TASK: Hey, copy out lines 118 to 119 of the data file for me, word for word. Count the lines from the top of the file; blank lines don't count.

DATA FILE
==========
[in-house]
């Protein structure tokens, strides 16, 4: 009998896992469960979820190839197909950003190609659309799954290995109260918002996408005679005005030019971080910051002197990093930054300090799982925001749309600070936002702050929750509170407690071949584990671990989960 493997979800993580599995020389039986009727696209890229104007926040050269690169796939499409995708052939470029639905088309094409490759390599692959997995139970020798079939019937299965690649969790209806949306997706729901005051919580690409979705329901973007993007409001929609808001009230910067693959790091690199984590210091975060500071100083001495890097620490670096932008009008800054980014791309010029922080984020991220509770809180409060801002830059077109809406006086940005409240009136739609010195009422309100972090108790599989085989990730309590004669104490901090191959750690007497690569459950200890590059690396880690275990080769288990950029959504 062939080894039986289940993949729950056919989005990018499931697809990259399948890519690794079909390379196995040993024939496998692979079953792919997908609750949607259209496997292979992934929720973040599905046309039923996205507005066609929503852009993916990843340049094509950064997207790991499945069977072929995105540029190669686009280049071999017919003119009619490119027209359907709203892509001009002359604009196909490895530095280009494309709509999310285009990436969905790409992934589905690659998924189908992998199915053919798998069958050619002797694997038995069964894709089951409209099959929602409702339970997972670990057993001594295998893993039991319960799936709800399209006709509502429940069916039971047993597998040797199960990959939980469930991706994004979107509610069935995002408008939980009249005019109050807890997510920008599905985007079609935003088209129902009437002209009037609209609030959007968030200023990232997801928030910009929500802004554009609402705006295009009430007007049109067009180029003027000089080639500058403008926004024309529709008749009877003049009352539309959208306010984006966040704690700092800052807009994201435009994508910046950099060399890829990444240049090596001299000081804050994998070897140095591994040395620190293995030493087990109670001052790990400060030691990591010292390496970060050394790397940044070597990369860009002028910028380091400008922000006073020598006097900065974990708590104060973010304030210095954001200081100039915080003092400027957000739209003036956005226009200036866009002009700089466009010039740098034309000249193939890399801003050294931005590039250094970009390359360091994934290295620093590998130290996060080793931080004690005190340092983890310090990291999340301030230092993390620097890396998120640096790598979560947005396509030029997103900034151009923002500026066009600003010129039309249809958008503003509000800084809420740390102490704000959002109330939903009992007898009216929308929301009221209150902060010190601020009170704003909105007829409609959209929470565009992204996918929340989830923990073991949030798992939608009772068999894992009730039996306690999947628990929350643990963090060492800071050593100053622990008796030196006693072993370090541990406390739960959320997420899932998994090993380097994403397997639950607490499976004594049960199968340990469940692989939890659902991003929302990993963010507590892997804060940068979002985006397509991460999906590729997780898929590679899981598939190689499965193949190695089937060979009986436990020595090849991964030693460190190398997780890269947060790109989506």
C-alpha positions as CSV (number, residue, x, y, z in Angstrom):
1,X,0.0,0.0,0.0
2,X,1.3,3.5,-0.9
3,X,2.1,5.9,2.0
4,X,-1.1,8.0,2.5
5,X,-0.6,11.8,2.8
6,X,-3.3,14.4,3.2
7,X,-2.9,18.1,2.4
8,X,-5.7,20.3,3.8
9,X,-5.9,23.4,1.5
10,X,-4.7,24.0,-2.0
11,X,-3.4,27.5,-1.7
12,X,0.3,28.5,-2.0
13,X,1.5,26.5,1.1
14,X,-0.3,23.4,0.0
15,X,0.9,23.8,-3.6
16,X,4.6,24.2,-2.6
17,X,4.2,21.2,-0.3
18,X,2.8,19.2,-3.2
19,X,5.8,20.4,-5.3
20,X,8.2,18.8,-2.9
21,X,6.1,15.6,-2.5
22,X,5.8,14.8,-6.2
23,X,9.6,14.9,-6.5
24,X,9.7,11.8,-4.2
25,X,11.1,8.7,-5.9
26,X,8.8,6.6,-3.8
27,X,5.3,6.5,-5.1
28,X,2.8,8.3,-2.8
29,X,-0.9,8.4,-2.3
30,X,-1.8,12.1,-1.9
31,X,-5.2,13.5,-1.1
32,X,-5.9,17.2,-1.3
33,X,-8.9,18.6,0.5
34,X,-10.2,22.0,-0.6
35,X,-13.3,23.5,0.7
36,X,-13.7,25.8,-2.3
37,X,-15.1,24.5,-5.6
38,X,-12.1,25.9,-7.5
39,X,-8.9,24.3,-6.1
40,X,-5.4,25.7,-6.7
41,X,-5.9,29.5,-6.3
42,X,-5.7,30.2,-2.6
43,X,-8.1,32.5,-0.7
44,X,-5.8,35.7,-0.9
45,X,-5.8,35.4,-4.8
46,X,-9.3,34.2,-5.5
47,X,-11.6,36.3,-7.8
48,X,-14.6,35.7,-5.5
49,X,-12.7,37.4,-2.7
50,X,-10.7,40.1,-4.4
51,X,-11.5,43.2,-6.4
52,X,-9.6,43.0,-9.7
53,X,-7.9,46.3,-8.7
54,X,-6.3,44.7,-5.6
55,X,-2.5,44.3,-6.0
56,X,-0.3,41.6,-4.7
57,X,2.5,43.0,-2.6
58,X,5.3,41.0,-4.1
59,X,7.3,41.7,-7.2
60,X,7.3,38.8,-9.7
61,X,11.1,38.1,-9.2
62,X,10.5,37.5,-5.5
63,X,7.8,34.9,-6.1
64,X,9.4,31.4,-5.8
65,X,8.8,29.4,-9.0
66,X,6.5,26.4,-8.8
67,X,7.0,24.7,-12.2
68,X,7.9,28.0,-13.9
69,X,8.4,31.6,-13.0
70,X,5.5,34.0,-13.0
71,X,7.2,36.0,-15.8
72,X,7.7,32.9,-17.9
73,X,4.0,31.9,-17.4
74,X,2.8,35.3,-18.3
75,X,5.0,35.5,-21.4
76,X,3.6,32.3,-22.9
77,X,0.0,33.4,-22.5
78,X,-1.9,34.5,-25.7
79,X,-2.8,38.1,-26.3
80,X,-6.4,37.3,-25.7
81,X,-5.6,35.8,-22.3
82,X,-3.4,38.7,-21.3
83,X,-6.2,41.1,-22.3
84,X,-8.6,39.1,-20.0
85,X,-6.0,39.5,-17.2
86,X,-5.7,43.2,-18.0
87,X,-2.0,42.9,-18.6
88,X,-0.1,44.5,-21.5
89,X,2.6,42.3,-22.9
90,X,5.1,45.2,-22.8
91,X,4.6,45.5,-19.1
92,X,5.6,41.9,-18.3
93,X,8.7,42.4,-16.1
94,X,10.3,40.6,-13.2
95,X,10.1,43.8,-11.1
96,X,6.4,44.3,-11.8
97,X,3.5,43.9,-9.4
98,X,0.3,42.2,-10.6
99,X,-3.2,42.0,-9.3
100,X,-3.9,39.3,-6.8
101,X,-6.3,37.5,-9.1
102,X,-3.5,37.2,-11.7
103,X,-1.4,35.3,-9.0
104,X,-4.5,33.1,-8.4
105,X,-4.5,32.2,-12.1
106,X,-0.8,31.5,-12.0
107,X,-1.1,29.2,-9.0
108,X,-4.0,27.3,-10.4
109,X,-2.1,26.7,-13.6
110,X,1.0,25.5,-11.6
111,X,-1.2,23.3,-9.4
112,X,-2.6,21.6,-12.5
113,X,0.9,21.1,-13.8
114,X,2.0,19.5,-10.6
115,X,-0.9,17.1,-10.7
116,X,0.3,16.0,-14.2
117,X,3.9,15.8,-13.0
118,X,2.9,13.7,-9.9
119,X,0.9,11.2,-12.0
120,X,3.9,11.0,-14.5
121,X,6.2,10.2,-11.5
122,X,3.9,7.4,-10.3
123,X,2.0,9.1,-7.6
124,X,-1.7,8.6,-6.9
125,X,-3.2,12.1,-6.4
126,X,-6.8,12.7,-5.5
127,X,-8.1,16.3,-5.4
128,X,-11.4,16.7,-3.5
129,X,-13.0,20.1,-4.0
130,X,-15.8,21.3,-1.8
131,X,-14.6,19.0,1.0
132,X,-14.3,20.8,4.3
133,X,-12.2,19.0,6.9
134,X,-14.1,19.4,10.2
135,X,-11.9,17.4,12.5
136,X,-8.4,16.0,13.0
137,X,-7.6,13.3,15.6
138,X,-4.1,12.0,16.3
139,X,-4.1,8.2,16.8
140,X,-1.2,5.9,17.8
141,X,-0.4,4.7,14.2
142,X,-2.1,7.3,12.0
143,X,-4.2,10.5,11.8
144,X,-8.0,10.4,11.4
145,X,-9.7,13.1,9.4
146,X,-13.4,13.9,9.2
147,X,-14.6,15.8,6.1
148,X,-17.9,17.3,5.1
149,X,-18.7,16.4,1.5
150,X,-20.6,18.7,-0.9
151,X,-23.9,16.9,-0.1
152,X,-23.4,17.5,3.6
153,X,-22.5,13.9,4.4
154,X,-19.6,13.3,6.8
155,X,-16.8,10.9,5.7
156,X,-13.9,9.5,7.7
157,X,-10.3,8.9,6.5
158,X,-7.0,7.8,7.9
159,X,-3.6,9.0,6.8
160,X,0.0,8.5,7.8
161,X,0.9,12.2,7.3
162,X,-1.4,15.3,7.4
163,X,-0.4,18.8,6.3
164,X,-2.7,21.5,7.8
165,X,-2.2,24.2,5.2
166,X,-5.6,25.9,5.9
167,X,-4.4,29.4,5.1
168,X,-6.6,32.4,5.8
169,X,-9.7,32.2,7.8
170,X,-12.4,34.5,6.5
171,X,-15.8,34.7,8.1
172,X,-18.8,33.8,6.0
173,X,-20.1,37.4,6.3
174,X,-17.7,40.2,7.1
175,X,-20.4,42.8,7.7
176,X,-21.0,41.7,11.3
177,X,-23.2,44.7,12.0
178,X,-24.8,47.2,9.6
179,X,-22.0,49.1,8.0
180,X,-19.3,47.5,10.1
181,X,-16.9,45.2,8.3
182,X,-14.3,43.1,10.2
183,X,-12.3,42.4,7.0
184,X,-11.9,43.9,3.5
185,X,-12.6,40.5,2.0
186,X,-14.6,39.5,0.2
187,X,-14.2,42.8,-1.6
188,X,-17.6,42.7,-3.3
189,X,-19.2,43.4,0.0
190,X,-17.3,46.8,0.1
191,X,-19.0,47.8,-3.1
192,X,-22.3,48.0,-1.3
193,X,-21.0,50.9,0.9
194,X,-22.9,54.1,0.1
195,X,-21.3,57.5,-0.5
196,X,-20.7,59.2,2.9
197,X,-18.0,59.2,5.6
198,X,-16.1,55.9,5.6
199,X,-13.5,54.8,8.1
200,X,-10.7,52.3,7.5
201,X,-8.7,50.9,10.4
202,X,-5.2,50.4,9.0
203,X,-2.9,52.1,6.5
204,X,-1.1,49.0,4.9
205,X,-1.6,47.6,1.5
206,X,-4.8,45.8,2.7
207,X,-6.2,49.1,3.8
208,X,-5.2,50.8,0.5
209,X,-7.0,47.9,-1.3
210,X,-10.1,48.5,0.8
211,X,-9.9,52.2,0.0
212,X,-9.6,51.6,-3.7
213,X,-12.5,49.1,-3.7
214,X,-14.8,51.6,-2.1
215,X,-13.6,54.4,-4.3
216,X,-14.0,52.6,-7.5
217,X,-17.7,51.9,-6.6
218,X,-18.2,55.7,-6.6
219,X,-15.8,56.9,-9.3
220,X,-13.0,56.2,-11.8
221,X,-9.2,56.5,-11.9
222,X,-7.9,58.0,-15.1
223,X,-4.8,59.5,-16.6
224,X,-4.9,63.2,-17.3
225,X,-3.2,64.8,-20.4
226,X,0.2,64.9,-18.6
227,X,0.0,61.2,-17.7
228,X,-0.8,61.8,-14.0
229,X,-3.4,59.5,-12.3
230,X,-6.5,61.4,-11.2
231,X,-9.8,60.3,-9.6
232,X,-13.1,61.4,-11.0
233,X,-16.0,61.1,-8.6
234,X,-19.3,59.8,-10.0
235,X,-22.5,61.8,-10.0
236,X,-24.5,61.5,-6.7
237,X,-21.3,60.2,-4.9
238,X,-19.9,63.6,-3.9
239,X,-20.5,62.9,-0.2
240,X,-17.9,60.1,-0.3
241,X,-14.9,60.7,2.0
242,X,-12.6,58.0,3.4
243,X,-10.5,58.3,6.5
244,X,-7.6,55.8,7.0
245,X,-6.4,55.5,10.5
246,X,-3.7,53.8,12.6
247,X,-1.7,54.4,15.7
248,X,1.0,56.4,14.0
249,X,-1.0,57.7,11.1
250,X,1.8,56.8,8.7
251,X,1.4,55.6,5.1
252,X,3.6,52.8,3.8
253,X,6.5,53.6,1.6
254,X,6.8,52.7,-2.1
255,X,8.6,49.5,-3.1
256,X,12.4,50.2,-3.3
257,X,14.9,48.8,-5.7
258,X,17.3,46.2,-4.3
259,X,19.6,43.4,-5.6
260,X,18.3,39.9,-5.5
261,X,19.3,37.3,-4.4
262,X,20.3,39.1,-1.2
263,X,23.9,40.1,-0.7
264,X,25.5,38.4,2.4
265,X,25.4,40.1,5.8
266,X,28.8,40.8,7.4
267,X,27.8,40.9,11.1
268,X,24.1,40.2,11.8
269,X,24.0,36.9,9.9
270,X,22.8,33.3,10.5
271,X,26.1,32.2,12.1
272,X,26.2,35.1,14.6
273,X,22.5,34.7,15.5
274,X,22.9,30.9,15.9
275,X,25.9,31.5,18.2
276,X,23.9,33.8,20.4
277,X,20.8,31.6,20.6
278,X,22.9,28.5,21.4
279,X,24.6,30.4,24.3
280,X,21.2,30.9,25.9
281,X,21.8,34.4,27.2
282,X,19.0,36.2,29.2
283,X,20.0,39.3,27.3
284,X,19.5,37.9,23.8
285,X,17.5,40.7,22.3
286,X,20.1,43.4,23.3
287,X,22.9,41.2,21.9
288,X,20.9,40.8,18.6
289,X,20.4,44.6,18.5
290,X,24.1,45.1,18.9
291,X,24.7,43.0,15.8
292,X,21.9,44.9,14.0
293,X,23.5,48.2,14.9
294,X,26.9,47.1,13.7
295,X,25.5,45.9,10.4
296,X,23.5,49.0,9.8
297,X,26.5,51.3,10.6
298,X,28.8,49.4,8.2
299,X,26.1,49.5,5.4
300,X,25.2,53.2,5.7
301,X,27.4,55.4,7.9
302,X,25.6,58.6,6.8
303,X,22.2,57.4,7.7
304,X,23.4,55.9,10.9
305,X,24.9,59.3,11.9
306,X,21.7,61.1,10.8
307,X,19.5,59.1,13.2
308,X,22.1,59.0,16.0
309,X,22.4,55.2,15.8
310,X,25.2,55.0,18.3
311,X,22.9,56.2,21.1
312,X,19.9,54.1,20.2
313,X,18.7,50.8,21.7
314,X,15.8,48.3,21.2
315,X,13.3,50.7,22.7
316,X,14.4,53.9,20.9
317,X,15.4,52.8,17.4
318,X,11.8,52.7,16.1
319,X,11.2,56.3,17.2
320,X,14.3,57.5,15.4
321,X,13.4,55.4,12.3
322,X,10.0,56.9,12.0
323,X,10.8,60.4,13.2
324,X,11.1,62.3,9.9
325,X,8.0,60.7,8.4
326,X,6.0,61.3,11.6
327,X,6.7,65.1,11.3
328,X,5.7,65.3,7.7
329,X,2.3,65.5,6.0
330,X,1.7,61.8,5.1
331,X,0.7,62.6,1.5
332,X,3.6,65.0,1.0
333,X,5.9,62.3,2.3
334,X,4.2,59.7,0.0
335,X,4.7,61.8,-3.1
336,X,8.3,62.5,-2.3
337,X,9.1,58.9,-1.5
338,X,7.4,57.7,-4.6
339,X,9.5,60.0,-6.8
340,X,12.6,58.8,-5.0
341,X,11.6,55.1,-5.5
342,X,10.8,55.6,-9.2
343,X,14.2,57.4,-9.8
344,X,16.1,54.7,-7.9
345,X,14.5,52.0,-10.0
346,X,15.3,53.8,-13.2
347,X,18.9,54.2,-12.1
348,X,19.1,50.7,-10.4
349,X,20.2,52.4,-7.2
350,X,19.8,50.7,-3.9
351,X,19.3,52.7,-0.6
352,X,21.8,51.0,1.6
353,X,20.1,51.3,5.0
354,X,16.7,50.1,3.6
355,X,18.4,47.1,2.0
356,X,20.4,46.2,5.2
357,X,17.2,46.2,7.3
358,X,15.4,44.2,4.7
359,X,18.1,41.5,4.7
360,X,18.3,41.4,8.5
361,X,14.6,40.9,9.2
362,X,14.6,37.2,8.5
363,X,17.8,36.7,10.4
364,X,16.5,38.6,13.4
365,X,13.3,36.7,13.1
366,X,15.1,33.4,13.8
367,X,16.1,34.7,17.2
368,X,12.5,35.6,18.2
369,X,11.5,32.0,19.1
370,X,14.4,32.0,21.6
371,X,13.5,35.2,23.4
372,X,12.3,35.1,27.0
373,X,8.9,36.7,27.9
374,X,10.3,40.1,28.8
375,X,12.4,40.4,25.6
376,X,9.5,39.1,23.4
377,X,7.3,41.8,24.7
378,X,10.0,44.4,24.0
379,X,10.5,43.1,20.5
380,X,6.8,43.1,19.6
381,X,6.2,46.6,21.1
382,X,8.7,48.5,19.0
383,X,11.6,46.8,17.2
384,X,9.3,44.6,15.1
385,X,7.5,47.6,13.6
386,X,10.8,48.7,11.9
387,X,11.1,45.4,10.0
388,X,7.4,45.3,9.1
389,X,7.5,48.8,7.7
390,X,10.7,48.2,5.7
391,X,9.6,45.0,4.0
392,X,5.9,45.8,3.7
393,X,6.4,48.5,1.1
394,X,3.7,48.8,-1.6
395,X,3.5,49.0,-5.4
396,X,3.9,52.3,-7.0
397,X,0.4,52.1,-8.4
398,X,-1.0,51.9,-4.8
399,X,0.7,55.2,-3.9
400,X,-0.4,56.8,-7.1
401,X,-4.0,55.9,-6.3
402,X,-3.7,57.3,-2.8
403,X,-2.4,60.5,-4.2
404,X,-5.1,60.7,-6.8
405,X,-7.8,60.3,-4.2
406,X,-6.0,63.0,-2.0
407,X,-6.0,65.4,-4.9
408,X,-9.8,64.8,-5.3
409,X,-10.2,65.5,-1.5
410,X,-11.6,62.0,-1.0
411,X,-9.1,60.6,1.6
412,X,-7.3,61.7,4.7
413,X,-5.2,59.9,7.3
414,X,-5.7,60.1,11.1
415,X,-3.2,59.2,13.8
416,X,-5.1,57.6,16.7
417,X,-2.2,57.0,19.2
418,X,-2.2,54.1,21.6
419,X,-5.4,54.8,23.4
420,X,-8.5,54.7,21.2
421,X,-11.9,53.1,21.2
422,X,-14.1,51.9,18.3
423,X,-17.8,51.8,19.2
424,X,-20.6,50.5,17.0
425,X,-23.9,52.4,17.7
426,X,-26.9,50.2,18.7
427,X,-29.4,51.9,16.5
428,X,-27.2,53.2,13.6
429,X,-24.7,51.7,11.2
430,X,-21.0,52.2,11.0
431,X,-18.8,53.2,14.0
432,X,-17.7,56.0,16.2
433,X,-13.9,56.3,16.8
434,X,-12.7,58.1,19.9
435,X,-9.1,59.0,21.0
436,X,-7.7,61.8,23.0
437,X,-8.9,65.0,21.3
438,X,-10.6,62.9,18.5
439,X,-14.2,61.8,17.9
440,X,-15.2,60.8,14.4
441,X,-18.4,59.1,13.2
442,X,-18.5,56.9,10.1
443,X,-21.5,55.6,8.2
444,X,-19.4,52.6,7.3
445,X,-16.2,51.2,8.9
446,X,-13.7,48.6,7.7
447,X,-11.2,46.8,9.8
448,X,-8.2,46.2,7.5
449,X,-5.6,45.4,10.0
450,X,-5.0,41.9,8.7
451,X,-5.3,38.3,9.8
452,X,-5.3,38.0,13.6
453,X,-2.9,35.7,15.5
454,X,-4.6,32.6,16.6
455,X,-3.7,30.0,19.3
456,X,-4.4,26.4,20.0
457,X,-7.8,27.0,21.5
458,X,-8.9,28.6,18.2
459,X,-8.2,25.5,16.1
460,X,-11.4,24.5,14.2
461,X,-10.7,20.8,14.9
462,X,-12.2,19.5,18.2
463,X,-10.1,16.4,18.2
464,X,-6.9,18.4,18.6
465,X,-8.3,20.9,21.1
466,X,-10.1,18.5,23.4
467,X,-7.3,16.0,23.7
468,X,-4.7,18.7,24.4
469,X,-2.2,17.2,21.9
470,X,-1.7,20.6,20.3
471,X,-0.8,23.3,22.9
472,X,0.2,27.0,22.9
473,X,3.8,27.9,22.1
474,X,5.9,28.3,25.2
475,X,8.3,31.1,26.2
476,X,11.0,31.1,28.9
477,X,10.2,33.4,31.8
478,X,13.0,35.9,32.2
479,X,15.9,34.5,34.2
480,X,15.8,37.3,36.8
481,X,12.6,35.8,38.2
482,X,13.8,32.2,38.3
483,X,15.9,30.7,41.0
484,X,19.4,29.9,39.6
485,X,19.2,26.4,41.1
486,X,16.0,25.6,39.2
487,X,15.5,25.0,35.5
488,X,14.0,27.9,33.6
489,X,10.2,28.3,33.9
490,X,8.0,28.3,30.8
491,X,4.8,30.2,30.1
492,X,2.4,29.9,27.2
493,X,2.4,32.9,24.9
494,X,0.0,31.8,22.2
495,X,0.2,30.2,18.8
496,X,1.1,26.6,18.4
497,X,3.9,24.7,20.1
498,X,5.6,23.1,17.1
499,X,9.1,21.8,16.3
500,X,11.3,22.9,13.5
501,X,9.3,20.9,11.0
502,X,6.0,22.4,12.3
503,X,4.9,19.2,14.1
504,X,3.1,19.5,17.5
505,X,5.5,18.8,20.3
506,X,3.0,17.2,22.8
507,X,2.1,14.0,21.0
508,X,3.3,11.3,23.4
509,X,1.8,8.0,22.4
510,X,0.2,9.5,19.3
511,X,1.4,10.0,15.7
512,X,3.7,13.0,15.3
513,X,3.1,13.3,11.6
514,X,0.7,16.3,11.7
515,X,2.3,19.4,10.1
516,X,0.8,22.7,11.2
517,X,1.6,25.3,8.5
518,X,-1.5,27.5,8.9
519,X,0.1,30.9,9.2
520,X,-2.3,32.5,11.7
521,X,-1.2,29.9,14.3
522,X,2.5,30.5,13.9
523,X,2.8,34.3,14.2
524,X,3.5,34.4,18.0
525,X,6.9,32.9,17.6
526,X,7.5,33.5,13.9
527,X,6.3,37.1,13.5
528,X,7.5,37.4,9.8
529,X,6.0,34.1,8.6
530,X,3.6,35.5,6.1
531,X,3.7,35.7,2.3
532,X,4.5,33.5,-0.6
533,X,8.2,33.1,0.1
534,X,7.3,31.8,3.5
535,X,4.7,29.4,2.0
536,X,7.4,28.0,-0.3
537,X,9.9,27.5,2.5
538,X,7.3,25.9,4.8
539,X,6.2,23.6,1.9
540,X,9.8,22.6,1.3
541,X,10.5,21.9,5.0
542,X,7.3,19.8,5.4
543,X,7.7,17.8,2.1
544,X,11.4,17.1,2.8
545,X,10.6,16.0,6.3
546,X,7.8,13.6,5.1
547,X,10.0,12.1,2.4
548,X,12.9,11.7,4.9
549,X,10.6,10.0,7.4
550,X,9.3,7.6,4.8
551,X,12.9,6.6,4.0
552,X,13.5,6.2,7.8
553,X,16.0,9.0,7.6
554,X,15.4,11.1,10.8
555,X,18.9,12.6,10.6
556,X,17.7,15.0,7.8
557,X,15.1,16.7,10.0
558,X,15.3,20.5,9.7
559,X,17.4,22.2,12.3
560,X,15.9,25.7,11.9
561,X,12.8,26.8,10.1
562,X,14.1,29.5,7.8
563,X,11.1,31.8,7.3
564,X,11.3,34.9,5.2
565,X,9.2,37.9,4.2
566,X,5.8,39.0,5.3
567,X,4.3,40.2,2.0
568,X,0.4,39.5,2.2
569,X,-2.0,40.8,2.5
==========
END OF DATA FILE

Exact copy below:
115,X,-0.9,17.1,-10.7
116,X,0.3,16.0,-14.2